Alertness CRC discovers molecules linked to sleep loss


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Biomarkers that predict sleep loss with high accuracy have been identified by the Alertness CRC with the help of Metabolomics Australia.

The outcome

Biological molecules associated with sleep loss have been identified by researchers from the Cooperative Research Centre for Alertness, Safety and Productivity (Alertness CRC) in collaboration with Metabolomics Australia. The molecules are covered by a provisional patent application and could be used to develop a roadside test for sleepiness.

The need

Inadequate sleep can cause fatigue and slower reaction times. It can also impair attention, concentration, memory and reasoning. In Australia, an estimated 7.4 million adults experienced inadequate sleep in 2016–2017. This carried an estimated total cost – in terms of lost productivity and wellbeing, and treatment and other financial costs – of $A66 billion. Despite its prevalence and impact, there is currently no reliable way to diagnose sleepiness.

Identifying biomarkers of sleep loss is the first step in developing a test for sleepiness. Such a test could benefit many industries that depend on people staying alert over extended periods or during times when sleep is disrupted. Examples include transportation, logistics, mining, and other types of shift work.

A test for sleepiness could also be used to predict driving impairment at the roadside or even before someone gets behind the wheel. As many as one-fifth of road accidents in Australia are thought to be related to fatigue.

The solution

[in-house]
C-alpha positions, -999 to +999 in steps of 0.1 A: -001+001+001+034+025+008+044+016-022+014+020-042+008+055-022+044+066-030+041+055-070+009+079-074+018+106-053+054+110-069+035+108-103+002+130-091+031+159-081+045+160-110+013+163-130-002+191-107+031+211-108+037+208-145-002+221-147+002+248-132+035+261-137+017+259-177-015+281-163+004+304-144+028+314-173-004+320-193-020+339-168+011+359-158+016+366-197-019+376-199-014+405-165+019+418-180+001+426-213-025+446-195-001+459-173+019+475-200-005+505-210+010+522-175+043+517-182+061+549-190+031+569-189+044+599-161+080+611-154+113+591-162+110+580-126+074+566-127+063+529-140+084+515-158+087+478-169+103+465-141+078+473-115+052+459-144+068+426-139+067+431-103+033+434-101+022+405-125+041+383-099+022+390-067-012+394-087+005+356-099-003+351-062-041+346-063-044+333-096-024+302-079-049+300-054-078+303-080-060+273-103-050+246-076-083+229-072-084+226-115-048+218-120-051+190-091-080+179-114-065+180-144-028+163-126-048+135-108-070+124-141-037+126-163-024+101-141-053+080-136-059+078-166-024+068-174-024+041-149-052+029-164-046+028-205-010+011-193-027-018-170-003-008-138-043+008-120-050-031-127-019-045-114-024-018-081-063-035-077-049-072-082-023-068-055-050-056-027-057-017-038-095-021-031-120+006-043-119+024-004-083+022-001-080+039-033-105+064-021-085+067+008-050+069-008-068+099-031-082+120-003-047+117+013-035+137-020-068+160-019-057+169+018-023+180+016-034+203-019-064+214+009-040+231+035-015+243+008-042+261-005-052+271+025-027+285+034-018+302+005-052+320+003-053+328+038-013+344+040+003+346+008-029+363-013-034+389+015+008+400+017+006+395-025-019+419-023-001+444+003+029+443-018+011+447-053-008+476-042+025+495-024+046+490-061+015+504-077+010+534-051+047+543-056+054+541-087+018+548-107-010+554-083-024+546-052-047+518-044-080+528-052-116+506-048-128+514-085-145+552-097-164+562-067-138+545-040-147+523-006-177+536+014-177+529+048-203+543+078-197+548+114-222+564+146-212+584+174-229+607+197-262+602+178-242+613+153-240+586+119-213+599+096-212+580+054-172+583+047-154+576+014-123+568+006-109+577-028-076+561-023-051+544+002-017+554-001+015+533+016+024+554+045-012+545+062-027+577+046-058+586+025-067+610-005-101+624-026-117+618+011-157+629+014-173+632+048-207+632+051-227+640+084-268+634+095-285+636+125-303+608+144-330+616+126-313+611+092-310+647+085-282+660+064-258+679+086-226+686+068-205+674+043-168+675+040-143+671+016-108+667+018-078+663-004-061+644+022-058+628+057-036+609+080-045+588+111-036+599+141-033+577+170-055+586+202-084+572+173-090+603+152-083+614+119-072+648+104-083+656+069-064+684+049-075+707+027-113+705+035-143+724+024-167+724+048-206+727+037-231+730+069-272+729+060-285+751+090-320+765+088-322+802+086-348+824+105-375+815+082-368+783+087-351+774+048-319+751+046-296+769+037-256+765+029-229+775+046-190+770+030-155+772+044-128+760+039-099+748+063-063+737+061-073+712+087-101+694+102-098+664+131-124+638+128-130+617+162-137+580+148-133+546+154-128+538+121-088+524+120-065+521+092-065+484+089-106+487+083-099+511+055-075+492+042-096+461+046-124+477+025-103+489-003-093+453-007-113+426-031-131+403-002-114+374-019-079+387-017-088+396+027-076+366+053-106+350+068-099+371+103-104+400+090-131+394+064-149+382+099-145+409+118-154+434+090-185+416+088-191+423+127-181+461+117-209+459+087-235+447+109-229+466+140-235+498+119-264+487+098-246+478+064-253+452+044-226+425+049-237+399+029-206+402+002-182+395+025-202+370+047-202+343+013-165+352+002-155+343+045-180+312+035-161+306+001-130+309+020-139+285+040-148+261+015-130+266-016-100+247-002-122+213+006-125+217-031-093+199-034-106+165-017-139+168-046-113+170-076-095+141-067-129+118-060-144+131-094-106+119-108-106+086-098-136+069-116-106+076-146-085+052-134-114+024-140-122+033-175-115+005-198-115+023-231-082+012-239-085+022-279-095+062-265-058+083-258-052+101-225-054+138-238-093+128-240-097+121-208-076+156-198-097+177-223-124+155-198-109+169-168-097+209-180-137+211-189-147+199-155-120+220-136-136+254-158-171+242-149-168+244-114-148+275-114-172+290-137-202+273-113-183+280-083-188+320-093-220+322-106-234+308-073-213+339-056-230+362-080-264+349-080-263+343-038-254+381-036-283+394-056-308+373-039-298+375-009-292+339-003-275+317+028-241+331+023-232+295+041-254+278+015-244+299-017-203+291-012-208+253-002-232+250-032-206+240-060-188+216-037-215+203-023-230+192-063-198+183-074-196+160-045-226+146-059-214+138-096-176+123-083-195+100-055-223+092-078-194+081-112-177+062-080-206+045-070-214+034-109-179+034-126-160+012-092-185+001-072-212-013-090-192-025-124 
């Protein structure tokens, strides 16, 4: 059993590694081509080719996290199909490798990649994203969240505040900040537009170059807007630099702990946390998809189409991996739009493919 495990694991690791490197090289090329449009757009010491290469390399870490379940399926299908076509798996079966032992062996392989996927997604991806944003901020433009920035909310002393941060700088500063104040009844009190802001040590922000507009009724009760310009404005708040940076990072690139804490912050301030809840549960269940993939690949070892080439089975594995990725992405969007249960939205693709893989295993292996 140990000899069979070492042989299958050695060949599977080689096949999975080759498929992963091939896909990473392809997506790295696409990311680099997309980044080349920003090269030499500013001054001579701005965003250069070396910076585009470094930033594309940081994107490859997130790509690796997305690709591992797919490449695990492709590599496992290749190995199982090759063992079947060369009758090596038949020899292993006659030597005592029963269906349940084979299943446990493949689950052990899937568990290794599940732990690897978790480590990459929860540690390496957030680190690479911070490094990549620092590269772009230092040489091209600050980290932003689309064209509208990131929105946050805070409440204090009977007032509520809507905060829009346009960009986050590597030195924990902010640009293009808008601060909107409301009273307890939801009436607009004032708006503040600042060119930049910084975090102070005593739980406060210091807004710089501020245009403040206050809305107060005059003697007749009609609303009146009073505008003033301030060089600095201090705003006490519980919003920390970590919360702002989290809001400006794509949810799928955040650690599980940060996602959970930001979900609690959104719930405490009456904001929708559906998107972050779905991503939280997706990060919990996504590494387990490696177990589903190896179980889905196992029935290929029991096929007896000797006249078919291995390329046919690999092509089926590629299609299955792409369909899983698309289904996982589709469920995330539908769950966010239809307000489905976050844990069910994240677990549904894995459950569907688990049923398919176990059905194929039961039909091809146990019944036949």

Researchers at the Alertness CRC approached Metabolomics Australia for help to identify biomarkers of sleep loss. Metabolomics is the study of the small molecules involved in metabolism – the chemical processes that sustain life. The researchers reasoned that metabolites, the substances produced during metabolism, might represent reliable biomarkers of sleep loss.

The two teams spent about a year scoping the project. Then they ran an experiment in which they kept 23 participants awake for 40 hours. The researchers took samples of the participants’ blood every two hours.

Metabolomics Australia staff advised the researchers on the best way to collect and prepare samples for metabolomic analysis. The staff analysed more than 400 blood samples and found around 1000 different metabolites. To do this, they used a technique called liquid chromatography–mass spectrometry (LC-MS).

Using a series of systematic decisions, the researchers narrowed down the 1000 metabolites. They found a smaller group of metabolites that together predict sleep loss with high accuracy. They also developed an algorithm to weight each metabolite according to its importance in predicting the sleep state.

The Alertness CRC filed a provisional patent application covering the number and weighted combination of metabolites. The researchers are now working with Metabolomics Australia staff to identify the individual molecules.

The platform

Metabolomics Australia offers high-throughput detection and analysis of biological samples – from humans, other animals, plants, and the environment. The staff also provide the expert advice to collect and analyse samples, design studies and fully exploit the results.

Metabolomics Australia is a member of Bioplatforms Australia. The Victorian node of Metabolomics Australia – one of only four nodes nationwide – is based at the University of Melbourne’s Bio21 Molecular Science and Biotechnology Institute.

Techniques used in this project include:

  • liquid chromatography–mass spectrometry (LC-MS). Liquid chromatography physically separates the components in a fluid. Mass spectrometry identifies the mass and charge of each component, enabling it to be identified.


Cooperative Research Centre for Alertness, Safety and Productivity (Alertness CRC)


Grant LK et al (2019) Circadian and wake-dependent changes in human plasma polar metabolites during prolonged wakefulness: A preliminary analysis. Scientific Reports 9(1): 4428. doi: 10.1038/s41598-019-40353-8


AU2019901214, filed 9 April 2019

Image: Metabolomics Australia

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Banner image: Two men in a lab wearing white lab coats. One man is using a computer, the other is checking a machine. Image byMetabolomics Australia

First published on 29 April 2020.

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